The examples of dimensional models of certain processes discussed in the book have been described assuming the accuracy of parameters or numerical functions. In order to obtain detailed (accurate) models, one should conduct an identification experiment based on statistical or forecasting data, applying the methodology discussed herein. The principal theses of the study have been described with reference to modelling examples for production processes, national income building, channelling expenses for consumer goods, problems of economic growth modelling in confrontation with the ways these problems are traditionally analysed.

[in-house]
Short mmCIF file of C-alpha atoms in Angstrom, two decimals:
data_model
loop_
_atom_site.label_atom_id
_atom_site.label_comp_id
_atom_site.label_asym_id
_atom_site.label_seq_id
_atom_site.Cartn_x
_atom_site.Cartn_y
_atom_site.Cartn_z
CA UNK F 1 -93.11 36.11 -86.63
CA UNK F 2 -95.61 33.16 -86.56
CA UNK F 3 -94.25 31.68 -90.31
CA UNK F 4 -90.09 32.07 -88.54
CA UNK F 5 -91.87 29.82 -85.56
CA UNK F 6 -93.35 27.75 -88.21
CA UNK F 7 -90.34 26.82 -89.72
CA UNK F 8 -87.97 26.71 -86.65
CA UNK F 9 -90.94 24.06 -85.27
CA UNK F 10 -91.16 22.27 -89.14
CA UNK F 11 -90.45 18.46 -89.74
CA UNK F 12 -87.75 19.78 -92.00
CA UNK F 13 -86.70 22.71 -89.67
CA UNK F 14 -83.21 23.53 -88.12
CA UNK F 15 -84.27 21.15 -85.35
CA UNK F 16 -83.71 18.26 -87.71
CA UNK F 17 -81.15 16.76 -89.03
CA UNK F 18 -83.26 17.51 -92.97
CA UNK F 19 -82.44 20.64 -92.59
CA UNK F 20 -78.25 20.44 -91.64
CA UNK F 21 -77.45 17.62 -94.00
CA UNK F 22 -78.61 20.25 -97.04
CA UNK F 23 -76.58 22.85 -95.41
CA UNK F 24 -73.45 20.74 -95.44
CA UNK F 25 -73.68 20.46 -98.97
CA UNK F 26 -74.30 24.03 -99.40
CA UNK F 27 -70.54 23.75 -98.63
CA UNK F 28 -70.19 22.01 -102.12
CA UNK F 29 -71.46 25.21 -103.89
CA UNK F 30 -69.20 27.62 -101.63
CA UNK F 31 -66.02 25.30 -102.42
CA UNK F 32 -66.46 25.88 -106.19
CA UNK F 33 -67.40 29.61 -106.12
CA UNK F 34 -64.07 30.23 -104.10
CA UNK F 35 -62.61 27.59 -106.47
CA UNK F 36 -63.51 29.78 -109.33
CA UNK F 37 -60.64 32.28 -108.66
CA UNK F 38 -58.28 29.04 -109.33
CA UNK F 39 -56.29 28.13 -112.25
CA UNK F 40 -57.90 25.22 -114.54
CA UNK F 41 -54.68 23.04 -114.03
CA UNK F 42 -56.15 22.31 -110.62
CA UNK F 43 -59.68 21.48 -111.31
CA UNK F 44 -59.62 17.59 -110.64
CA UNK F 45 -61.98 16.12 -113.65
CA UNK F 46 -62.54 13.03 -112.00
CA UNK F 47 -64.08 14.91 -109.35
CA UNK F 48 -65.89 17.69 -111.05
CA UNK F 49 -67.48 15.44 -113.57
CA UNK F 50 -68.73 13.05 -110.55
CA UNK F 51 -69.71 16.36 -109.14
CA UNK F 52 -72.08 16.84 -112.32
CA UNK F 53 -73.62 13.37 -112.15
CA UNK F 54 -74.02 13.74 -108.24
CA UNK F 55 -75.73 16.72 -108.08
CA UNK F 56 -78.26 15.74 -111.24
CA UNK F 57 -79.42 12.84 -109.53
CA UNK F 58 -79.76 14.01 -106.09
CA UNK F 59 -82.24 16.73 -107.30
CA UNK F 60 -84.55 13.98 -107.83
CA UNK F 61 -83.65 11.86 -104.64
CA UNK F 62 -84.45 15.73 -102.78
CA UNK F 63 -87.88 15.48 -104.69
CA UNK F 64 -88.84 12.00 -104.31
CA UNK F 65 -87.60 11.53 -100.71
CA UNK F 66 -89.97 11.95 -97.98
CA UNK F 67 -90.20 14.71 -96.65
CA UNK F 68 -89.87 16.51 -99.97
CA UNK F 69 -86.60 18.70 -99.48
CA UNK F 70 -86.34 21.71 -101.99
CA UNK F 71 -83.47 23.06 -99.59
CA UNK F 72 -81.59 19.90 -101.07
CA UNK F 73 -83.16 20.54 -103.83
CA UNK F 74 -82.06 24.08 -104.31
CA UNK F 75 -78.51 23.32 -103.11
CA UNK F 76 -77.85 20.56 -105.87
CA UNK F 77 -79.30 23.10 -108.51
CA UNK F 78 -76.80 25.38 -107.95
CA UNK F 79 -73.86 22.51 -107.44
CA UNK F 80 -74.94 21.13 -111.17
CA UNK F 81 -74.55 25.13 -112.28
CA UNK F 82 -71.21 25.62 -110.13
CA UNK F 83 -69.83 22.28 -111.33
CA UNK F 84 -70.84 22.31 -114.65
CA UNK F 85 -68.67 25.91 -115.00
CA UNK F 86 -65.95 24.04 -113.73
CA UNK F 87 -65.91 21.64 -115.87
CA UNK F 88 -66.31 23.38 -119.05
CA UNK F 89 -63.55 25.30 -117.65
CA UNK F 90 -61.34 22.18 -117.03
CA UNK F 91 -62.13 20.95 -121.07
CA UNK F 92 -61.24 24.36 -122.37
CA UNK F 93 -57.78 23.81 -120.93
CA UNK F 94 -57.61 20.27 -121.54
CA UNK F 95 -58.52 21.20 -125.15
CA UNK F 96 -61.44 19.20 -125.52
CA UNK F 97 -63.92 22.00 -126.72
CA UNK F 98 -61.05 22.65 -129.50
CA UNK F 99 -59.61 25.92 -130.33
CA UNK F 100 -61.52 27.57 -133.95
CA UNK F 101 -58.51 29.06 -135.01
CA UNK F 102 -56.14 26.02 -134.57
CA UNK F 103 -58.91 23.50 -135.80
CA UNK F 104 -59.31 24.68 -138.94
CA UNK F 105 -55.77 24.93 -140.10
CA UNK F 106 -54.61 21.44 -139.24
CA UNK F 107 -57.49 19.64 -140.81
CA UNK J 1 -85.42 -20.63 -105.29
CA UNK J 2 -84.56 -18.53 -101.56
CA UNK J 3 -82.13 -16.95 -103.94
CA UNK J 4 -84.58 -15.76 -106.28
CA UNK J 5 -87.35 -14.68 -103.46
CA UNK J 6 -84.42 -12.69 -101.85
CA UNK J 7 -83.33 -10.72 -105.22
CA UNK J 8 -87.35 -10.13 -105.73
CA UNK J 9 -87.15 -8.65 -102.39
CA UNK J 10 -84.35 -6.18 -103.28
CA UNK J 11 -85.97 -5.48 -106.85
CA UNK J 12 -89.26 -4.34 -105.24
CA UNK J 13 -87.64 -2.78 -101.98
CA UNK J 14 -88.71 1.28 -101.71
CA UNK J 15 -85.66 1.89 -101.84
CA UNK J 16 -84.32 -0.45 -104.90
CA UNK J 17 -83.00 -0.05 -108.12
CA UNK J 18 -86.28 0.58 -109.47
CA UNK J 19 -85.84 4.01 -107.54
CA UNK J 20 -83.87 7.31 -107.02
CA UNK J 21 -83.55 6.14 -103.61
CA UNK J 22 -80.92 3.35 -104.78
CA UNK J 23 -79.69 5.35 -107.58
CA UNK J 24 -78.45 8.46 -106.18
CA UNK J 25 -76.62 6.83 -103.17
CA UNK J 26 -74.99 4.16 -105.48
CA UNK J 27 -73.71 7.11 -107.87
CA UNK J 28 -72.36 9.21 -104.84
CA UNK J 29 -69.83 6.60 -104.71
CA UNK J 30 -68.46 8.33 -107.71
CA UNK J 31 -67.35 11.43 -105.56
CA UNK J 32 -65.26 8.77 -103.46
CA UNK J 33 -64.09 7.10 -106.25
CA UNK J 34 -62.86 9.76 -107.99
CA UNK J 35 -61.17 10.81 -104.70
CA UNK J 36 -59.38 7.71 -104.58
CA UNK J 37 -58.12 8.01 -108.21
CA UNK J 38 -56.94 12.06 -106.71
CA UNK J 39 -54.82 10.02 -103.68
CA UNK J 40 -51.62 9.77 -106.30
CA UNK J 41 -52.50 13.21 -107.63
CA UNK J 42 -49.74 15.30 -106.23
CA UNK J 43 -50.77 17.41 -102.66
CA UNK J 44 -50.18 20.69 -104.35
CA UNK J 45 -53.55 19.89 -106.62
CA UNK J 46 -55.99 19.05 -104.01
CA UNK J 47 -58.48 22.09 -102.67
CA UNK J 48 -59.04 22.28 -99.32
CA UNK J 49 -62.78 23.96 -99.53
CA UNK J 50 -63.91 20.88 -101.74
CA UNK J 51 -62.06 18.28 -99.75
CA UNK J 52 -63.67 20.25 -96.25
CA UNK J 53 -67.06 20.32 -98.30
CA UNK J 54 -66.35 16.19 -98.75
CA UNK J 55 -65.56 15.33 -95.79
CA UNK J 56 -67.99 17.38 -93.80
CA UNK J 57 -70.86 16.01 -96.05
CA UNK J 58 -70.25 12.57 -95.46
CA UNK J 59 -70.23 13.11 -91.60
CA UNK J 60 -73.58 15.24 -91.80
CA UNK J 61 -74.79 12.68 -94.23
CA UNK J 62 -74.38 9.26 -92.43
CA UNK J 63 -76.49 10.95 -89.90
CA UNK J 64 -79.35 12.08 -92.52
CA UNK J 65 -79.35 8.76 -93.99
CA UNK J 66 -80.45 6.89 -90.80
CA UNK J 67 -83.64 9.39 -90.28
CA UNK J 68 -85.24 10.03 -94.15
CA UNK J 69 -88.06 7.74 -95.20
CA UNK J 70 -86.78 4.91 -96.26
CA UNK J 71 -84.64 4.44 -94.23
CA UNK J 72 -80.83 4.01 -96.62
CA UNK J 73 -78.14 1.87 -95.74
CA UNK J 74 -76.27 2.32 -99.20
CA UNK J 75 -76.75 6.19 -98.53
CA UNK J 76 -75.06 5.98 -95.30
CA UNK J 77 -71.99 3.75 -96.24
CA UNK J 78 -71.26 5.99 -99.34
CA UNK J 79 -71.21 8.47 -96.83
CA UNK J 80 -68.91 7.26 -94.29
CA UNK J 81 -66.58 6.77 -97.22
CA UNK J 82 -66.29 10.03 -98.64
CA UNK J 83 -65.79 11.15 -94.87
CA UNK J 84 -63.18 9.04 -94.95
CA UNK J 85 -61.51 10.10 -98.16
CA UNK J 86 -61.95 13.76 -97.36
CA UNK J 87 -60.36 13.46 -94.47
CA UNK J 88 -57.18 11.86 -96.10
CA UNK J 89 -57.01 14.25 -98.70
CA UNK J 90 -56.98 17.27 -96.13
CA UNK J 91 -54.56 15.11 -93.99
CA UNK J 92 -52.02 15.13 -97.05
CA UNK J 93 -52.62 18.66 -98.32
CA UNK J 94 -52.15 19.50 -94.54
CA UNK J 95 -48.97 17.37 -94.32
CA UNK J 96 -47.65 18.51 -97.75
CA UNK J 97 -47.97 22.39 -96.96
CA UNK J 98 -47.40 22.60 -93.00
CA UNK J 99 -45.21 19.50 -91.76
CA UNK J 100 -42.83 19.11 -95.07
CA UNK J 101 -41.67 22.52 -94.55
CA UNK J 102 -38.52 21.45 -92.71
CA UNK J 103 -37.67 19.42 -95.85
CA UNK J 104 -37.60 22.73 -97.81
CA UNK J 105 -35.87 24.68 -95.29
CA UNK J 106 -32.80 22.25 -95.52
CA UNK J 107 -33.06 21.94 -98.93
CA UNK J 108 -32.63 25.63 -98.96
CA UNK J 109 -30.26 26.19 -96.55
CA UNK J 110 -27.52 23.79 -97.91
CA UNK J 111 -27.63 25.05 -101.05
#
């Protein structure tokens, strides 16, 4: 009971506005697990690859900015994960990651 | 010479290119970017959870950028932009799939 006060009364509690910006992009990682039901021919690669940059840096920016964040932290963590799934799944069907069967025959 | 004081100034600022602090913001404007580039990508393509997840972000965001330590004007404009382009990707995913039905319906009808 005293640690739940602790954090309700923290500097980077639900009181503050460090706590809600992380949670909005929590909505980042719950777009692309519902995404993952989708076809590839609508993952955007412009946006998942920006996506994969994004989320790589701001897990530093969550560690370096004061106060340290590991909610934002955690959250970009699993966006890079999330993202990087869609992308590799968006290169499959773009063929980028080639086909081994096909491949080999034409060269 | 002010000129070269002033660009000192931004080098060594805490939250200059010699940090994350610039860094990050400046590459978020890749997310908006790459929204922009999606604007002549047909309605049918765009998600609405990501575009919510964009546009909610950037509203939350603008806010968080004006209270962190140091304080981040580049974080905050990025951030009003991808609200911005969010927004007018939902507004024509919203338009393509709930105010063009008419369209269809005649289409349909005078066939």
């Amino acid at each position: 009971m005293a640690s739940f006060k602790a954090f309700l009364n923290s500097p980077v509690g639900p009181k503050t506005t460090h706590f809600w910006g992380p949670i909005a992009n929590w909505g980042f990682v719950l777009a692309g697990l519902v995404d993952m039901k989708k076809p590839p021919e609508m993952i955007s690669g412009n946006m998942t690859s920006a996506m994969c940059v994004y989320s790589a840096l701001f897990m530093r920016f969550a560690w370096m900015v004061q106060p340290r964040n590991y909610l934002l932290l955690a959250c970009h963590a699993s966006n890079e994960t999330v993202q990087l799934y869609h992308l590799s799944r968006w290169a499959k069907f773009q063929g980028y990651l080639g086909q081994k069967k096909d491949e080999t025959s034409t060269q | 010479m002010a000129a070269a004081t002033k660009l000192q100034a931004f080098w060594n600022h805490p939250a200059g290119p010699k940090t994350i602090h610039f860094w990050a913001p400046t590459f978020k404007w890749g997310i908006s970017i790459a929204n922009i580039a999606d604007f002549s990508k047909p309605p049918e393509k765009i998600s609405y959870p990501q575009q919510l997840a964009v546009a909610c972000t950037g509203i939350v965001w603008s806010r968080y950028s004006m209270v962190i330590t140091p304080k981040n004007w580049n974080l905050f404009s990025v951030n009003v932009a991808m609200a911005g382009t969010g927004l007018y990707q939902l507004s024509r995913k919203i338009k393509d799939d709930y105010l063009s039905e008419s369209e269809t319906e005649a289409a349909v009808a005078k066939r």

This publication has been structured in a manner corresponding to formulation of economic quantities, thus providing grounds for their measuring and presenting methods of their determination. In terms of measuring methods, special importance has been attached to measurements of time and value. This section of the book is devoted to a new approach to modelling of economic processes, describing the principles of dimensional analysis and model similarity. The final sections of the study describe the principles of building quantified dimensional models and the related experiments and techniques enabling their practical verification. The content of the book has been delivered in a manner assumed to help the reader master this methodology self-sufficiently. The authors are hoping that the methods of applying dimensional analysis in modelling of economic phenomena and processed they have proposed will find appreciation and some followers. In order to describe and characterise real processes, one can use basic quantities expressing specific categories and providing sufficient characteristics of the following notions: supply, stream, circulation and cycle. They express actual physical flows, transformations, storage of things, men or their work in terms of economic and technical criteria. From the perspective of information-regulatory processes, these quantities are represented – for instance – by price, with reference to value, as well as efficiency, productivity and intensity corresponding to speed and rate of acceleration of changes taking place. Such an approach entails both the static and the dynamic nature of the said processes. If one should additionally add to the discourse the category of information, namely the quantity corresponding to it, i.e. the amount of information, then one would obtain enough categories to describe basic characteristics of both the real and the information-regulatory processes. There is a clear breakdown into categories and quantities shown in Diagram 1. The categories include value, speed, rate, stability, dynamism and information, whereas the quantities express only some of their characteristics or provide descriptions with reference to specific measuring criteria and options. For instance, price is used to express value in a limited way. Also information is described as a category in a limited manner using the information amount. What particularly matters for the considerations undertaken in this study is to find an answer to the following question: are the said quantities sufficient enough to subject an item to quantitative modelling of real and information-regulatory processes in economy? Practical experience related to building such models as well as their actual application implies that they form a limited yet sufficient set. Such a hypothesis requires further in-depth research which, however, is neither the subject nor the matter of interest of this study.